Thereafter, you realise you are in the midst one of the most original treatments of the zombie film in recent years. There is something quite hilarious to the idea of a film that consists of a girl walking through the desert pursued by a zombie where the entire pursuit takes place at a walking pace. The brilliance of the film comes in watching her develop a relationship of sorts with the zombie, keeping up a running monologue-come-psychodrama during the journey, going on about the men in her life and taunting it for having a small dick and naming it ‘Smalls’. Not to mention when she starts using it to transport her supplies with an inflatable raft dragged by a rope around its neck.
The surprise is how touching this becomes – there is a real sense of emotion generated when she prepares to leave Smalls behind tied to a rock but realises she cannot abandon him, or in the scenes where she tries to protect him from the soldiers. Colin Minihan is not above creating suspense either – there is a wonderfully tense scene where Brittany Allen is hiding inside a bath in an abandoned house as the zombie prowls about on the other side of the shower curtain, only to have a scorpion crawl up her body but be unable to move or brush it away unless she alerts Smalls.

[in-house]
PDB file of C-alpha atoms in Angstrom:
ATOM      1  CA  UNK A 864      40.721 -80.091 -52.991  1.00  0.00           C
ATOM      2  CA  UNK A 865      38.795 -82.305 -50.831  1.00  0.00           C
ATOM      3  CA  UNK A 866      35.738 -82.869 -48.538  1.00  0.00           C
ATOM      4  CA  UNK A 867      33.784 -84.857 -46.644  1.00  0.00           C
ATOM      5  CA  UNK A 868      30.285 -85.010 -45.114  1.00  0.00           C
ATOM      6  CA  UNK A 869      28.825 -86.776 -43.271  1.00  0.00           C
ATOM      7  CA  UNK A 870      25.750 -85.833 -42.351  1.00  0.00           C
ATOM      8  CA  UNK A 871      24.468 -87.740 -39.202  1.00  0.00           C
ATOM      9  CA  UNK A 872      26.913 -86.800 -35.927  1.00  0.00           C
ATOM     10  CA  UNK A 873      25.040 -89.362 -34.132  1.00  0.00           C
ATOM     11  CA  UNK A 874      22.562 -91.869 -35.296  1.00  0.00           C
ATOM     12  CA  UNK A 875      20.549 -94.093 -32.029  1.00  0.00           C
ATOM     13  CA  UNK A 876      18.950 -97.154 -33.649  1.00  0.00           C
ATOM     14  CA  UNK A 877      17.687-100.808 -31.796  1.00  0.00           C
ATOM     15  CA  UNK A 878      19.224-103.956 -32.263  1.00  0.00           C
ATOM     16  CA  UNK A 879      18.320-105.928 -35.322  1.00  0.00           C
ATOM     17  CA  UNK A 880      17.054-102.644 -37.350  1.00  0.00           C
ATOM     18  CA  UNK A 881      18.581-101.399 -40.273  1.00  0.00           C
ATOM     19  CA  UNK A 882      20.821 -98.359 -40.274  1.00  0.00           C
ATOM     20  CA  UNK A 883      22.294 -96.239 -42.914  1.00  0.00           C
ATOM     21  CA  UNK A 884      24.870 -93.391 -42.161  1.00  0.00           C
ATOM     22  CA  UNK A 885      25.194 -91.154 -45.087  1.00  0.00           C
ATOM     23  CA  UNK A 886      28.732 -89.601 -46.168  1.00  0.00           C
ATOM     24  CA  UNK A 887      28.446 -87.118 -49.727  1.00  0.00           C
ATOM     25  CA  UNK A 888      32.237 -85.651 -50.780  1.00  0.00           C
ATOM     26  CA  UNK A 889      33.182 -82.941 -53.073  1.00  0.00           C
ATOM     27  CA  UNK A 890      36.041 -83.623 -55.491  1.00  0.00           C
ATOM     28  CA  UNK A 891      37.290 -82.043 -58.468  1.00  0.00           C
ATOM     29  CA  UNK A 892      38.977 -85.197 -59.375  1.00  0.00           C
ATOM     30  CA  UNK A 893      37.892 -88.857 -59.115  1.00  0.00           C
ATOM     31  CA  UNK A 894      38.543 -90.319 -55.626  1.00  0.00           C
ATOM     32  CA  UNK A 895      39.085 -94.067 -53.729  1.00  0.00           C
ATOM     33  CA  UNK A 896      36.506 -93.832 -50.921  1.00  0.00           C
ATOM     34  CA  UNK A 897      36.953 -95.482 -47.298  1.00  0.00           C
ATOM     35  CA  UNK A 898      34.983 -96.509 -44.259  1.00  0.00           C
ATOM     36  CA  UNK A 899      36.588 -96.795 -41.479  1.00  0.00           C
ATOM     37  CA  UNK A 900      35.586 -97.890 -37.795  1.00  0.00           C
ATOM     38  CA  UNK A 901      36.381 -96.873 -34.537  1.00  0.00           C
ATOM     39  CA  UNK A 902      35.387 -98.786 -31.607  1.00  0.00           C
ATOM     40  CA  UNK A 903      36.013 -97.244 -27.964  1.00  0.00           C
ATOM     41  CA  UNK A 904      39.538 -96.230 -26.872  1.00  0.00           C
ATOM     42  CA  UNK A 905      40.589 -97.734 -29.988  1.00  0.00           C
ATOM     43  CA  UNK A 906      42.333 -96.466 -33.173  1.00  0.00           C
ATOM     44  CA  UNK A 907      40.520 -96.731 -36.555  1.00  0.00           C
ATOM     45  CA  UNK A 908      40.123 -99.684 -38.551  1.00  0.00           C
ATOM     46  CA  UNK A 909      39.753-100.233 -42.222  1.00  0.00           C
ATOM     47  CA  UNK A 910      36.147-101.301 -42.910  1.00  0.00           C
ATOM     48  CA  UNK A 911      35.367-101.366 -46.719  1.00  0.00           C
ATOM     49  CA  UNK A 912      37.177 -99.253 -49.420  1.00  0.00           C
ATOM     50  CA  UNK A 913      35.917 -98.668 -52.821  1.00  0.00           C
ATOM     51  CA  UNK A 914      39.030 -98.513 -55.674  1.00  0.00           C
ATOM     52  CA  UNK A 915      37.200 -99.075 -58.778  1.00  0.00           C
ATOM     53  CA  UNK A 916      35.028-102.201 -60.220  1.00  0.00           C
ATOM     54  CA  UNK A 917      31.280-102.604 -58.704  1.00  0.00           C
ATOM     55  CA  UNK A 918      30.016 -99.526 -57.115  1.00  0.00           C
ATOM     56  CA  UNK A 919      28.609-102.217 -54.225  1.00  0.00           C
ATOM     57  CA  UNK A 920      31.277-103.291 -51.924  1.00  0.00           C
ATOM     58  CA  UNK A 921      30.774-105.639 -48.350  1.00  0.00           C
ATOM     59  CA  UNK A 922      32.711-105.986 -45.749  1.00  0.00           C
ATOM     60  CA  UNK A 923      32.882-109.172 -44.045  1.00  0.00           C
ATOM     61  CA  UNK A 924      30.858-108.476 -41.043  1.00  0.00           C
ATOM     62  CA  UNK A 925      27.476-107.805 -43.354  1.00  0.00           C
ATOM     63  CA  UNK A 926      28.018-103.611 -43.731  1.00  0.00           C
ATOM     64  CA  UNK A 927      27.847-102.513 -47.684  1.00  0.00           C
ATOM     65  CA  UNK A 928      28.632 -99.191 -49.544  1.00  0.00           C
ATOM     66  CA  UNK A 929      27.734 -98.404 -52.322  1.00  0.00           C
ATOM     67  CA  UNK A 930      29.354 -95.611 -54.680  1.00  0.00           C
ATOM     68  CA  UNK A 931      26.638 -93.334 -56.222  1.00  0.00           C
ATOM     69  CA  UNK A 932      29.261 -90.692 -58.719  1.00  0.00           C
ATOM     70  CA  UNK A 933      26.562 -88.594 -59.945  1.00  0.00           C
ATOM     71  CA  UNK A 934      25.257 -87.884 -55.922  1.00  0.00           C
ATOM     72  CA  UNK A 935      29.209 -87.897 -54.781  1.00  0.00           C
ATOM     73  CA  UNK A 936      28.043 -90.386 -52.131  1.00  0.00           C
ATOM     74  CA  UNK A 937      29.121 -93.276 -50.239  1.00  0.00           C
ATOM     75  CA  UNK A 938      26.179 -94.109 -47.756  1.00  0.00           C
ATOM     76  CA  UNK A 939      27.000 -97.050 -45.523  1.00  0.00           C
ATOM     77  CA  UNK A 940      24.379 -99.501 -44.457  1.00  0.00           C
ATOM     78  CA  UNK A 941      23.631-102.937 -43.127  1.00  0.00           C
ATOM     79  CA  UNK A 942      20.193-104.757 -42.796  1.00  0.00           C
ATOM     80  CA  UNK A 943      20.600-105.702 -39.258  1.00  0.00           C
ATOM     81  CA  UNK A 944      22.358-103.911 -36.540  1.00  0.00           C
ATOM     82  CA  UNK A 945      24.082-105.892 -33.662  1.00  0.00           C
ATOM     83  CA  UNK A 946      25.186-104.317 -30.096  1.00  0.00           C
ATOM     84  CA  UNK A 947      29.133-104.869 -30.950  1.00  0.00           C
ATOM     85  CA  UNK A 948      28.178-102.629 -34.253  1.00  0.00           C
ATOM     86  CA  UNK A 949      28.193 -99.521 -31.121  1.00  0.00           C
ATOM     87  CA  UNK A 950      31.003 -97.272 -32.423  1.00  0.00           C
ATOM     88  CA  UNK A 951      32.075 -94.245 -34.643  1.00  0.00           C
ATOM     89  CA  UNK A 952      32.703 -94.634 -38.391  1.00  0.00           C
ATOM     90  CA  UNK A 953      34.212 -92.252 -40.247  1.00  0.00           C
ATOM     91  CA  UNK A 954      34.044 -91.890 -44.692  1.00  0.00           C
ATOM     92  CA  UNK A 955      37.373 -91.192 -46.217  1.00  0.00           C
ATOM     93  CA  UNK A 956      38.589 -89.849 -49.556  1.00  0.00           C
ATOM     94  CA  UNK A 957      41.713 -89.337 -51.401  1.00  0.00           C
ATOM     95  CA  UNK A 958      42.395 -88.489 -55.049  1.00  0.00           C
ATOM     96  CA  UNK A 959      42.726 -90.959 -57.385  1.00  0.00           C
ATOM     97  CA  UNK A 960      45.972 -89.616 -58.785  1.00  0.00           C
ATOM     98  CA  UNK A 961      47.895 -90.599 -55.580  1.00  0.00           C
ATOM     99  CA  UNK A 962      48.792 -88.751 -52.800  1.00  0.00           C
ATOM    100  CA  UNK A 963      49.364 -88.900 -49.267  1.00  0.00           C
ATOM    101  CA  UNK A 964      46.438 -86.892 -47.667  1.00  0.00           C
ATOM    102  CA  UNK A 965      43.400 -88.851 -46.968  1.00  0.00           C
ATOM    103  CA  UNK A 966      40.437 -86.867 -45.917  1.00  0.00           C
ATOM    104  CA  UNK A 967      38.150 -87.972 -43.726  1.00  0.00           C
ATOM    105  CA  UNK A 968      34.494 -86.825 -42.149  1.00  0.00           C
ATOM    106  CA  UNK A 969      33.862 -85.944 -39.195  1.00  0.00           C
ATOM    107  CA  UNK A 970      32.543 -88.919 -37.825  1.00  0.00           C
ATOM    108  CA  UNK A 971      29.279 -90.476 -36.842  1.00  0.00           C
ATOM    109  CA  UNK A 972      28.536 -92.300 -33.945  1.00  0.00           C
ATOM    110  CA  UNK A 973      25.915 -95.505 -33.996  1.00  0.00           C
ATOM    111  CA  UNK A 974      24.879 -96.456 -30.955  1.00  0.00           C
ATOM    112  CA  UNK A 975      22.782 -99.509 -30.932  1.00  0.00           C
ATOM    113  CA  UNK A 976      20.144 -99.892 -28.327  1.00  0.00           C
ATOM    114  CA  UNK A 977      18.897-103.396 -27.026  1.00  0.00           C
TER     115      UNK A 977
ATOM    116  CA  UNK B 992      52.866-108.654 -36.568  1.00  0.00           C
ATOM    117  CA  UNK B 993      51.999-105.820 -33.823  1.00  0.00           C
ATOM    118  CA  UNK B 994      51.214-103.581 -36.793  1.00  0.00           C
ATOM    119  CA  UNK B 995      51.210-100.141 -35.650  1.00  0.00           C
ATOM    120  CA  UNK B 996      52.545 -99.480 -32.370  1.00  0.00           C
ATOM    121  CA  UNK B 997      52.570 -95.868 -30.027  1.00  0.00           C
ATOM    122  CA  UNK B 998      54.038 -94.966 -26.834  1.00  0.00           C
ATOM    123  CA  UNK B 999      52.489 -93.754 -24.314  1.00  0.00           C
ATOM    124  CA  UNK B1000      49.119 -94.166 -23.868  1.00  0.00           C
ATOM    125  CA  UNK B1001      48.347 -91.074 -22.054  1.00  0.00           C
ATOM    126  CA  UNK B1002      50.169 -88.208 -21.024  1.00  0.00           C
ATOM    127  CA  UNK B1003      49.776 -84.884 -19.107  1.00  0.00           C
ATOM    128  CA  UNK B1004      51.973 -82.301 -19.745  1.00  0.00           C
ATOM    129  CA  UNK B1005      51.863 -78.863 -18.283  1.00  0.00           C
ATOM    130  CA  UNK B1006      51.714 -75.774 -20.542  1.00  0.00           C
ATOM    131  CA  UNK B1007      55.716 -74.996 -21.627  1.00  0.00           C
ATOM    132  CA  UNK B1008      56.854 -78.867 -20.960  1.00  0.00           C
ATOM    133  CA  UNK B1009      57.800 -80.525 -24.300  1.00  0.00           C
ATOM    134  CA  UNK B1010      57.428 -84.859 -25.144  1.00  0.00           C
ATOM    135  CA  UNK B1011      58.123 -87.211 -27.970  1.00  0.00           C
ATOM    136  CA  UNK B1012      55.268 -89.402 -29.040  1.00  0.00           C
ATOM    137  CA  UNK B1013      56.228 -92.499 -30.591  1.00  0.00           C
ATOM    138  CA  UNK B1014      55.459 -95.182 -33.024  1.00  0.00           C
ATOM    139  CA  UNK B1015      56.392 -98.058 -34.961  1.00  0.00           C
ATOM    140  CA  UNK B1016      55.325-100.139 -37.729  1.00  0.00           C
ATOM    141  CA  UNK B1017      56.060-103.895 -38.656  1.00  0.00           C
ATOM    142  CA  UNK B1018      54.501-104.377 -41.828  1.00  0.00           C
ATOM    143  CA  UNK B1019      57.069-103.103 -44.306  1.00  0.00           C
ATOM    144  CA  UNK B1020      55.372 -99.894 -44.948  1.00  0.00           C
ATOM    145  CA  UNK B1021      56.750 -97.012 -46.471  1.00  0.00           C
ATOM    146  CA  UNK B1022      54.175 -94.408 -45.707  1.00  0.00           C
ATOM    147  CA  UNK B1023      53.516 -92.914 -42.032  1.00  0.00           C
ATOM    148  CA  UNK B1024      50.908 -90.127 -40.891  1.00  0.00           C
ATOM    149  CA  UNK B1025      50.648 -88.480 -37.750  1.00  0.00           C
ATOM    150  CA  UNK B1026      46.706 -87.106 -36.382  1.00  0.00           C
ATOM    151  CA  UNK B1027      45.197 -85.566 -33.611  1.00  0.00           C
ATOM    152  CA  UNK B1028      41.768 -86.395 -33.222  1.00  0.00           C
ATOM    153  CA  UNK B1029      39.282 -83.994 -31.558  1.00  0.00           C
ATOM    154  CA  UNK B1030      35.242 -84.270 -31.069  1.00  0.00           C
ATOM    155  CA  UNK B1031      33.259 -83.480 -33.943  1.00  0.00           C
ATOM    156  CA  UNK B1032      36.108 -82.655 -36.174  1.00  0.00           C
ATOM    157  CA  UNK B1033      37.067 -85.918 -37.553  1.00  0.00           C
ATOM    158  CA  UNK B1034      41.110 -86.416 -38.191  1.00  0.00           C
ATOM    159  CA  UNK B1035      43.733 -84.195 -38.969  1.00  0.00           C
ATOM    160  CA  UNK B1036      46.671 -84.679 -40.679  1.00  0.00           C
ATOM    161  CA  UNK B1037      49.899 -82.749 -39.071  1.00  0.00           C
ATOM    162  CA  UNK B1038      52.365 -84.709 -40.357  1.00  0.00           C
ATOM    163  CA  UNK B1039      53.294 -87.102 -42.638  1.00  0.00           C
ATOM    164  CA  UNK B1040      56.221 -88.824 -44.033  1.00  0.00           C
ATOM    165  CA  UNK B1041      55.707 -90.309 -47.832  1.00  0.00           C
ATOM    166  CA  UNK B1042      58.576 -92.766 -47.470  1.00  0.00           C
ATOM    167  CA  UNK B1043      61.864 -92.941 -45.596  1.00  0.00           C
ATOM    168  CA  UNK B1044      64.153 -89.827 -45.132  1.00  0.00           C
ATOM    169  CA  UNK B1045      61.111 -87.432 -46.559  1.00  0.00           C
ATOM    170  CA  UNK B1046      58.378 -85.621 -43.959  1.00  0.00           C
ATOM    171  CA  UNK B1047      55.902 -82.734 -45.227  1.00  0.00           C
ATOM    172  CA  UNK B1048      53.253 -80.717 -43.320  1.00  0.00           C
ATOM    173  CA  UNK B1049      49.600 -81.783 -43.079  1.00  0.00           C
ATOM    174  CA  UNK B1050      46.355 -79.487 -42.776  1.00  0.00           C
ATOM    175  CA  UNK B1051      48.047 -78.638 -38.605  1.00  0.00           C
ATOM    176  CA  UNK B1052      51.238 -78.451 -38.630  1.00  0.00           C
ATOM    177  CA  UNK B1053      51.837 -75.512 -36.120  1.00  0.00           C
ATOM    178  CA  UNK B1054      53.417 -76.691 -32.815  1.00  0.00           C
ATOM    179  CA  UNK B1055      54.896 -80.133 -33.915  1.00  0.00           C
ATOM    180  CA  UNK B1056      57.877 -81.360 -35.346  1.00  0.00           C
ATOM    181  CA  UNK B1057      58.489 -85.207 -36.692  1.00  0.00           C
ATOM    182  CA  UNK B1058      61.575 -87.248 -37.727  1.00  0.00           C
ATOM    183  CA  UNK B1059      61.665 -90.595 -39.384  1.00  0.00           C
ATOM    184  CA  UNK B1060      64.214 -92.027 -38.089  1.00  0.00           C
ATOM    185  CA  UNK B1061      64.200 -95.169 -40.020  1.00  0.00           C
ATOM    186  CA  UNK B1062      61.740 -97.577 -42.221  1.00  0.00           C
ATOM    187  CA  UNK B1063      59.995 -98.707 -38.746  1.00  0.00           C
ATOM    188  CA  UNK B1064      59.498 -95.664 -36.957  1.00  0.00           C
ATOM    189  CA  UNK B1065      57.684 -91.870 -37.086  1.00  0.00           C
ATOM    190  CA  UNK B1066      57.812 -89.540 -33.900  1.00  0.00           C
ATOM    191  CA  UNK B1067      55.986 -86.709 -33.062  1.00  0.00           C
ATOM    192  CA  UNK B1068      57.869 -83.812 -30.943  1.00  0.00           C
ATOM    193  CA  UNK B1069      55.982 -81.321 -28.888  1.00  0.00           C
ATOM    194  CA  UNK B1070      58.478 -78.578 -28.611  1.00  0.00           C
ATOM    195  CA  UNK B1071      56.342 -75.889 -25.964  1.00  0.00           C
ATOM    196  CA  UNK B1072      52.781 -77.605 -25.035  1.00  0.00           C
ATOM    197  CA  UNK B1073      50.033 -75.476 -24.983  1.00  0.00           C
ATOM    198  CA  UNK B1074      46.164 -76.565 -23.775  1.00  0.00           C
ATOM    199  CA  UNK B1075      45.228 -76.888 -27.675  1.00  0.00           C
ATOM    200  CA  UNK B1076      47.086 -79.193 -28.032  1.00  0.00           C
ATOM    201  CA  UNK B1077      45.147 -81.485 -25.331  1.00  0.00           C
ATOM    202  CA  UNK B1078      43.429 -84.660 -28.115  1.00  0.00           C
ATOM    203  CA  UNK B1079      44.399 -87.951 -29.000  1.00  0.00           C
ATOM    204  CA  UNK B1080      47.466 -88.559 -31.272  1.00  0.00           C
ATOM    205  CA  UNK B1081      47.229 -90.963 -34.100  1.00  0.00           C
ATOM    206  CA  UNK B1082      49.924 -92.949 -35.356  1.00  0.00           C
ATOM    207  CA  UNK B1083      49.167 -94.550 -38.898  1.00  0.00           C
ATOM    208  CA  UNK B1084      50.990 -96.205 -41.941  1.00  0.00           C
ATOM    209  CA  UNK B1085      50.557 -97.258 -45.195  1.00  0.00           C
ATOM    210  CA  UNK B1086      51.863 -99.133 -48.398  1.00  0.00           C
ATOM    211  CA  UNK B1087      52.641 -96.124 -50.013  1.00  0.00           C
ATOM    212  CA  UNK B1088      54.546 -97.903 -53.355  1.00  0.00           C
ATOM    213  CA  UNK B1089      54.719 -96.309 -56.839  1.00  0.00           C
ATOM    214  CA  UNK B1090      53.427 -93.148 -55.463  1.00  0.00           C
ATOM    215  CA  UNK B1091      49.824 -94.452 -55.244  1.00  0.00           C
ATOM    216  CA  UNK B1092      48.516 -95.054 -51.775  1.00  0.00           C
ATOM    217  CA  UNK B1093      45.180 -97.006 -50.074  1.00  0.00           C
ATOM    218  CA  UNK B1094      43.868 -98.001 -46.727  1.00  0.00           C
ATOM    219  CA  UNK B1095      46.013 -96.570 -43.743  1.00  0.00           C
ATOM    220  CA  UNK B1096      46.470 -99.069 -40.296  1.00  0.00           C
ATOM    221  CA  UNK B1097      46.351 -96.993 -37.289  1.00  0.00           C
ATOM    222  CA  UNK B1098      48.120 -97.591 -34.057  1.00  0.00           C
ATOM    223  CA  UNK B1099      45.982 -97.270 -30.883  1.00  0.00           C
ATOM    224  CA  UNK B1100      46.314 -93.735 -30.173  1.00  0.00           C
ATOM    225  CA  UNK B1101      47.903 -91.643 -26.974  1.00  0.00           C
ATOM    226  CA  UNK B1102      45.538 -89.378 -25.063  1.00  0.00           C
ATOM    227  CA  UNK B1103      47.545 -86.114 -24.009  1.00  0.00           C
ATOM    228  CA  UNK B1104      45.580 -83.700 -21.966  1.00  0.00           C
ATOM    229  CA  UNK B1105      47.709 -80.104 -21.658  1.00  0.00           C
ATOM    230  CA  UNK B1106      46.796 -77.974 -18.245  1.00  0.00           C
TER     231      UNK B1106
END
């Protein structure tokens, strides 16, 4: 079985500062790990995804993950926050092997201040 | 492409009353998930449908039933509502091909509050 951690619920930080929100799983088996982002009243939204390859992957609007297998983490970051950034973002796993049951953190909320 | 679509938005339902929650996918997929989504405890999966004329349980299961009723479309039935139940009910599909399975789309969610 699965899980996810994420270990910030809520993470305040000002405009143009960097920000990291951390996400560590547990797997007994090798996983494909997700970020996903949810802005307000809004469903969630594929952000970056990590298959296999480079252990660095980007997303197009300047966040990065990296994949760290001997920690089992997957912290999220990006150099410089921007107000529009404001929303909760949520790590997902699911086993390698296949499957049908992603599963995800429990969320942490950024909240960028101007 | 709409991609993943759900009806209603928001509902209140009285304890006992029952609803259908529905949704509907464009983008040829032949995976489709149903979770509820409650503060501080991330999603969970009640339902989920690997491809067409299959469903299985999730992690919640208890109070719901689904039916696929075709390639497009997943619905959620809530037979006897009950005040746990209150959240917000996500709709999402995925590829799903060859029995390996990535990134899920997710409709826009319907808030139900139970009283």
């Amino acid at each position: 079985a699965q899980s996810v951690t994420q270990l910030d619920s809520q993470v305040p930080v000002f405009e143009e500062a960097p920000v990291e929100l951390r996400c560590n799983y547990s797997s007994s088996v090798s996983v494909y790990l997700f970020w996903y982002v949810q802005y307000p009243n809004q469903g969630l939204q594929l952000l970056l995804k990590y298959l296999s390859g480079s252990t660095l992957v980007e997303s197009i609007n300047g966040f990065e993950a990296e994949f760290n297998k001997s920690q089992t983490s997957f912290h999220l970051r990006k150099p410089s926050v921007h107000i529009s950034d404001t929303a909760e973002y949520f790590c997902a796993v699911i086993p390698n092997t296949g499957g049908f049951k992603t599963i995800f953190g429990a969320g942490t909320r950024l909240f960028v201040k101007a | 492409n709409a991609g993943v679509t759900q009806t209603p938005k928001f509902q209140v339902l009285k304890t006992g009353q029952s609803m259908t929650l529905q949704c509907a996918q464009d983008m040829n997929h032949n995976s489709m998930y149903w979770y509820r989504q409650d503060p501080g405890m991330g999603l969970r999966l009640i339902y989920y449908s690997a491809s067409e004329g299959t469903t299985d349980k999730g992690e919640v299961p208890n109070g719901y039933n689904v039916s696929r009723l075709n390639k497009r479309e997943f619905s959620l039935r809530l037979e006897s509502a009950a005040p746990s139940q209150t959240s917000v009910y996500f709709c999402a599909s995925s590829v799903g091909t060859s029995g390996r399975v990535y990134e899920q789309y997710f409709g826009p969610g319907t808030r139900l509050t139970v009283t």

The only negative point about the film is [PLOT SPOILERS] when Smalls is removed from the show twenty minutes before the end and the relationship between he and Brittany, which has formed the emotional backbone of the show, has the brakes abruptly slammed on it. The show thereafter focuses on the far less interesting and well developed plot about Brittany setting out to find her daughter. You cannot help but feel that a film that sought a greater degree of emotional closure would have stayed with her and Smalls.